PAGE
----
oWoD was about being X, in a world where ABC and D were happening. ABC and D happening narrowed your path a bit and forced you to react to it.

    nWoD is about being X. But there's no set ABC and D happening on the side so there's no focus, nothing outside of your own desire to drive your character in any direction.

    For example, lets say you're Wally, a Red Talon werewolf in oWoD. You're a killer deep down inside, beneath whatever you try to do with your 'mortal' life. In fact you find it hard to interact with people as your rage gets higher. You always have to be on your toes because the BSD are going to get you. Or the vampires. Or the other creatures. There's spirits coming out of the woodwork and the setting materials themselves tell you in black and white some of the hotspots in the world and provide you with a dire, immediate 'something' to either act against, for, or at least acknowledge.

    Now you're playing Willy, a Blood Talon werewolf in nWoD. You're a fighter at heart. There's nothing really keeping you from living a mortal life. Even as your mojo gets stronger you only get a few minor penalties and people might eye you funny but you can still do whatever. Whatever you're doing boils down to what your pack is up to though. Unless you're packless, in which case you might be a taxi driver. Or a stripper. Or maybe you hang out on the corner flinging shit at traffic like a homeless person. There's nothing keeping you from it. The only threats to you are those invented by yourself or the person directly running your chronicle.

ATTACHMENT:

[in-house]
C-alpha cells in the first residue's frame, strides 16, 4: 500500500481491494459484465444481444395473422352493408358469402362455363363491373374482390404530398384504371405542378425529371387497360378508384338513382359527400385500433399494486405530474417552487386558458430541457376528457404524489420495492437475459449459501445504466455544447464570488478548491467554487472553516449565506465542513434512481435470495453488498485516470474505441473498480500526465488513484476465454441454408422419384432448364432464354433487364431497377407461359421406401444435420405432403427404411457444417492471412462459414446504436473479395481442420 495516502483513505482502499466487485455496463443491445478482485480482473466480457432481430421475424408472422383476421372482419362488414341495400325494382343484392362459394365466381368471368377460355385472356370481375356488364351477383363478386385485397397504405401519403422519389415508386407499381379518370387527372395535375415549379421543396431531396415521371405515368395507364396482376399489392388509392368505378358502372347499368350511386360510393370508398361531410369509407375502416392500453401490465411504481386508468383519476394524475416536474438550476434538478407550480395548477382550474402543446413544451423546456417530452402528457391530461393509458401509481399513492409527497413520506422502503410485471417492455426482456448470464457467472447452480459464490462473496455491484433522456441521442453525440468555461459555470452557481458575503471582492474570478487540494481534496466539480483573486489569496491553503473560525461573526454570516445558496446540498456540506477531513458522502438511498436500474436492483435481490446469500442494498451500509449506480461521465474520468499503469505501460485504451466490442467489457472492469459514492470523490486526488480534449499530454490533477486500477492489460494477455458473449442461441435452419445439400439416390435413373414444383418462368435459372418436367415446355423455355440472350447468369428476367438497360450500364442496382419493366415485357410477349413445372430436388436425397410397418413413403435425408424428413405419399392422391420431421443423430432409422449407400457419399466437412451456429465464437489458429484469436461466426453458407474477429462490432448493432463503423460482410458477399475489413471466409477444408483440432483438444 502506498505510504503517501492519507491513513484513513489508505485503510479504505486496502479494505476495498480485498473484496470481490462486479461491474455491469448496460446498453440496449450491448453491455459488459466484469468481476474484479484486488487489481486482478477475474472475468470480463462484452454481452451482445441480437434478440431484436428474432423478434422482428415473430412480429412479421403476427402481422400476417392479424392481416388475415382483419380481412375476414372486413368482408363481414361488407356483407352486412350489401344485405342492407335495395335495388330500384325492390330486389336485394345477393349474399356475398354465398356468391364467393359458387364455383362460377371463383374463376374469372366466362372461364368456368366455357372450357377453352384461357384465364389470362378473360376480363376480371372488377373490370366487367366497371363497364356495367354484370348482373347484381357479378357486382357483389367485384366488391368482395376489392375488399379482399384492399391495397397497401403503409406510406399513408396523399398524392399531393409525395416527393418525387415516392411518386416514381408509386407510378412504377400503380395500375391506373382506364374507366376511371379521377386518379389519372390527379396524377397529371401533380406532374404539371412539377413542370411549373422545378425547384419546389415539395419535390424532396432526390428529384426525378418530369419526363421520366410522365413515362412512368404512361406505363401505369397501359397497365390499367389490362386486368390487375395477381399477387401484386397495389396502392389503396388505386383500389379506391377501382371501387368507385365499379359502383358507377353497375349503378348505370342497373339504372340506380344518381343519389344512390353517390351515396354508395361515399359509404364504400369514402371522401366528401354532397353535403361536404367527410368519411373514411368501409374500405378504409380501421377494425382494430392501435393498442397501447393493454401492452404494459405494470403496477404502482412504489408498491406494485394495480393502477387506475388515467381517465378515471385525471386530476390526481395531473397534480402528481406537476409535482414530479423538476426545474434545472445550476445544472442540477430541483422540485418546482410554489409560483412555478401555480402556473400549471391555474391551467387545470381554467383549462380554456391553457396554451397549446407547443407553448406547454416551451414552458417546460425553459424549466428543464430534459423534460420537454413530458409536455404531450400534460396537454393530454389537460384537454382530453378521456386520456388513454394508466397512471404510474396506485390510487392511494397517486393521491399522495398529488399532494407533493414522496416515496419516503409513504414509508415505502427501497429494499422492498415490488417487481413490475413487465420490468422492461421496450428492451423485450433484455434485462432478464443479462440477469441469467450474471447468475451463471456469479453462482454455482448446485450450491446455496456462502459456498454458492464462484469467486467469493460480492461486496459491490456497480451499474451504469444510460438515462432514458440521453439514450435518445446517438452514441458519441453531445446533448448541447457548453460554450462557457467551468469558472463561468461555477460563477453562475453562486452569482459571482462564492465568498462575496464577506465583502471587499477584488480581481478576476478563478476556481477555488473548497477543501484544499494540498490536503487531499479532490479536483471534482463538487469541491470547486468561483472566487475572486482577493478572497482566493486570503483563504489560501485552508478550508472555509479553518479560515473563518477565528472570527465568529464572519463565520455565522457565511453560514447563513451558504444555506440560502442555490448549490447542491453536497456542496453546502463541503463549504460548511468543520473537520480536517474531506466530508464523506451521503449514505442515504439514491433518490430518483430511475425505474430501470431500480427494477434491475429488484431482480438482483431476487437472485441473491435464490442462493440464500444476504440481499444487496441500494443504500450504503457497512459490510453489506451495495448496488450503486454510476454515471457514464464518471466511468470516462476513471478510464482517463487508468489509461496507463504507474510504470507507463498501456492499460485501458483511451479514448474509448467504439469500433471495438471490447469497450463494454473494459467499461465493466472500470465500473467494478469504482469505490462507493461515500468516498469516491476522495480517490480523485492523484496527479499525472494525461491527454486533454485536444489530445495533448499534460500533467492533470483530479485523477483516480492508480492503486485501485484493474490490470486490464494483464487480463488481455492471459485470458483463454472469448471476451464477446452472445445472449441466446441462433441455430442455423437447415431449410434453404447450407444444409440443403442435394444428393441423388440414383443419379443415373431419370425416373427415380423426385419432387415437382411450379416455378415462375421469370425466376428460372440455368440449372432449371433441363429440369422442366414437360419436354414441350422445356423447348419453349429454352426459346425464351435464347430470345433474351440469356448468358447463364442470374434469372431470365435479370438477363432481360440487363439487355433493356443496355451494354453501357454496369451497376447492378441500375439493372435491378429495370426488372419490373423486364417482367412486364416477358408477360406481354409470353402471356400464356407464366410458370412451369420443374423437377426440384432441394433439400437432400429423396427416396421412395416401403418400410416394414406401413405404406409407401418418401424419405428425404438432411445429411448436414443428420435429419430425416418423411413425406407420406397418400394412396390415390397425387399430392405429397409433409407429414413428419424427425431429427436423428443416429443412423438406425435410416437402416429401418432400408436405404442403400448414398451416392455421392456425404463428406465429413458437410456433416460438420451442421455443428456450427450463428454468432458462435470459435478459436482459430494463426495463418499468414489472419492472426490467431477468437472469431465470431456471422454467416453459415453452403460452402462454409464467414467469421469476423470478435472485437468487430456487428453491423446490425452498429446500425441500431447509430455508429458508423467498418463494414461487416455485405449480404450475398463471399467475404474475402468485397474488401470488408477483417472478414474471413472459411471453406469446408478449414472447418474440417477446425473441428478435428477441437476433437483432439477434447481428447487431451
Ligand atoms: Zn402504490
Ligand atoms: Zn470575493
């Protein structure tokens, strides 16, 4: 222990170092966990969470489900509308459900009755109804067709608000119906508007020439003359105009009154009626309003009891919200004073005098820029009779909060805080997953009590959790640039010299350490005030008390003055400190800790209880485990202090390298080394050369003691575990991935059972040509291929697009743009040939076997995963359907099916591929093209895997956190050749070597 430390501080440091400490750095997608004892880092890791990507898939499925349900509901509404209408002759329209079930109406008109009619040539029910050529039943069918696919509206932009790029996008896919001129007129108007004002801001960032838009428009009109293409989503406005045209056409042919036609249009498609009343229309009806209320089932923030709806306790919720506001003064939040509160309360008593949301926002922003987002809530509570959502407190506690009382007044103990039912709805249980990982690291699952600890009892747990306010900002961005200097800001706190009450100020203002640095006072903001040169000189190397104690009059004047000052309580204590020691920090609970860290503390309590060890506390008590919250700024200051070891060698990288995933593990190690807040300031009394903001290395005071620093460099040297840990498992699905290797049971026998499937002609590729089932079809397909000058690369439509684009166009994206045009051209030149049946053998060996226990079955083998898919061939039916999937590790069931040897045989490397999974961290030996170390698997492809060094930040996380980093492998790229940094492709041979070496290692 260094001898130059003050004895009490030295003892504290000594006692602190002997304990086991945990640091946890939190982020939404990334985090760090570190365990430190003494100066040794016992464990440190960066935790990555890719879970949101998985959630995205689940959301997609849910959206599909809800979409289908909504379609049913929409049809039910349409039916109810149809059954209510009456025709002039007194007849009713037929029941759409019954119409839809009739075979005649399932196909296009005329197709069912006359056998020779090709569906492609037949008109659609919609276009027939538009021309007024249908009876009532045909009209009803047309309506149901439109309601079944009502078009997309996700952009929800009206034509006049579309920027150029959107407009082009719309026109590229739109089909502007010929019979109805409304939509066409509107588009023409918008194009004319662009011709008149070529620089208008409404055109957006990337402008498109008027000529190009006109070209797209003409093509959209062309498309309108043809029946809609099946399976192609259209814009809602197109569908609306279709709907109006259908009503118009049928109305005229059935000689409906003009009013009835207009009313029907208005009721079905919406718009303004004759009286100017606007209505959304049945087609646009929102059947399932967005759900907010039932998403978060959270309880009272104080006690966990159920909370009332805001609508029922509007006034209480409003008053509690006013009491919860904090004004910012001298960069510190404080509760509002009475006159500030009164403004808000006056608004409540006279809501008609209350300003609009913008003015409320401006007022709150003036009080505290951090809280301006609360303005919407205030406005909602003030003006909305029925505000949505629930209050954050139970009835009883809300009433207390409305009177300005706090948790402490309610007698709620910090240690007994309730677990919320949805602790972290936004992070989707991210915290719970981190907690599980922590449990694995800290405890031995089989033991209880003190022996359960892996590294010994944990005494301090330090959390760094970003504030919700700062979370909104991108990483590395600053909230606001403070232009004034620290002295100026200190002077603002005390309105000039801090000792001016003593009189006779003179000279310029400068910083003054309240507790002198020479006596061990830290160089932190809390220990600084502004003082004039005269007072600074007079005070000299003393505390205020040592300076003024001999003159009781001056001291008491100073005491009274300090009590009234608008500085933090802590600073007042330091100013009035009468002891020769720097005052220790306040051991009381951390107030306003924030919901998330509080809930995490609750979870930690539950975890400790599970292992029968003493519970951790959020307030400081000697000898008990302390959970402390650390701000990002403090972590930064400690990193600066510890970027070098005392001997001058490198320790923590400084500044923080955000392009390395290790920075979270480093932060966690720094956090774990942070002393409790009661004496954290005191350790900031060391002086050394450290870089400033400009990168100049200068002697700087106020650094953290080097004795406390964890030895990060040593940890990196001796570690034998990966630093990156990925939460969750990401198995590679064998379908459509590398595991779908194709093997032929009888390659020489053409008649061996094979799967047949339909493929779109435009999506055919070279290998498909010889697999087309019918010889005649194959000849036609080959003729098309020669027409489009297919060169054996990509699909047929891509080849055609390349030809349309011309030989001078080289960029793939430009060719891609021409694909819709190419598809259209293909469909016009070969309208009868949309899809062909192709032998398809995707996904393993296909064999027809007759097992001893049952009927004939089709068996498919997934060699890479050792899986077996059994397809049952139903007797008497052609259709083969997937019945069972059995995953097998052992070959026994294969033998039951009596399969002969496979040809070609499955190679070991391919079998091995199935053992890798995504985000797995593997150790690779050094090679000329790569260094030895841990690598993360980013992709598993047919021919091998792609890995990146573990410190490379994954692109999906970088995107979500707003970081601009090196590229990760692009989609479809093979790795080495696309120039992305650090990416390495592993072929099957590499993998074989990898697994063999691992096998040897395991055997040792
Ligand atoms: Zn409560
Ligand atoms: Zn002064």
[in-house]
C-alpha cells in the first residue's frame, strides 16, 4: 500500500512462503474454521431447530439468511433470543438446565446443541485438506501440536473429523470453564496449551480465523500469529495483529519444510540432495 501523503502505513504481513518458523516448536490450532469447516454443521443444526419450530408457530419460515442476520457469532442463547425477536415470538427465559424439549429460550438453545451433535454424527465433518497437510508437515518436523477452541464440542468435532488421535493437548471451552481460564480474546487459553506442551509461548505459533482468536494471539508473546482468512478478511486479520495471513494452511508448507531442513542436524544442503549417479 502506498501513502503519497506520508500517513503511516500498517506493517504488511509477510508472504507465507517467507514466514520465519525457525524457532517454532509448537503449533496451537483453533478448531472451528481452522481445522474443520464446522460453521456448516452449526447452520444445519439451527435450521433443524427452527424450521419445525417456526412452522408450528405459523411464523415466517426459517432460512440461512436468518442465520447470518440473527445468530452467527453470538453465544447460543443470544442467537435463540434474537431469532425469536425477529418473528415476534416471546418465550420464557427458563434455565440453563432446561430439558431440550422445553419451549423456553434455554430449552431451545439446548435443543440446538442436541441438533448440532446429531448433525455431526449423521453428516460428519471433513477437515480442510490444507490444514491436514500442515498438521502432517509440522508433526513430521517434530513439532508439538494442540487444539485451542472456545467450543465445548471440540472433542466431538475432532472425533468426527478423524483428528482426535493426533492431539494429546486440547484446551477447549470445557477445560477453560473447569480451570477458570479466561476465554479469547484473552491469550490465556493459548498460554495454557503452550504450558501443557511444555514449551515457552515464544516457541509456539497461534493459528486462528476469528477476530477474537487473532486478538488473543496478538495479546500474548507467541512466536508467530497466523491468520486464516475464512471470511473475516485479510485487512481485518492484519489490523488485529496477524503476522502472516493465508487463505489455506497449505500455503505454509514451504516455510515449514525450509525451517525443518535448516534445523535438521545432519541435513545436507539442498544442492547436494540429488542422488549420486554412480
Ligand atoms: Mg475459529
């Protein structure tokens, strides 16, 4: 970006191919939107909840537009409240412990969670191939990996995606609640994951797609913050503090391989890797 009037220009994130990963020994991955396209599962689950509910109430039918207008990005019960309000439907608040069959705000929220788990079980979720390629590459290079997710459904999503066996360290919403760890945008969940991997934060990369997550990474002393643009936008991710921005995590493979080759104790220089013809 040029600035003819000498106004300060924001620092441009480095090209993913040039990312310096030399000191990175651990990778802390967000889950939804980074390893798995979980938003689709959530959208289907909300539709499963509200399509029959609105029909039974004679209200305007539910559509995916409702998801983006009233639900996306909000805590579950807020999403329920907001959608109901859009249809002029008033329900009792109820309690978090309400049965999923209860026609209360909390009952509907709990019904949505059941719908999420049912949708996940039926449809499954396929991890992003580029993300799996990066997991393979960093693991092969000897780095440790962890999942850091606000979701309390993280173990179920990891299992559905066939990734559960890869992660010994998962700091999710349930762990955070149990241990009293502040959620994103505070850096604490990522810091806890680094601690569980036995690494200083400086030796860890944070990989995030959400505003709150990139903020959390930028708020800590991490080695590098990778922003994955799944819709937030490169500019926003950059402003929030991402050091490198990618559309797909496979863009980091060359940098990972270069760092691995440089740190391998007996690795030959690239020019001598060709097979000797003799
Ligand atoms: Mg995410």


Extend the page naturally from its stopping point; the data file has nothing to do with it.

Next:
On the topic of renown? You're going to earn it in oWoD. There's threats to face. It's not a matter of going out and seeking it; the trouble will come to you. System-aside (requiring player votes to earn is.. inconvenient in a MUSH) renown in nWoD feels more like something you have to go a-questing for.

    In oWoD you're standing on the castle wall, firing arrows down at the invading barbarian hordes.

    In nWoD, you're a knight errant. If you want to find danger you have to go seek it out for yourself.

    Sorry for rambling.


  • Politics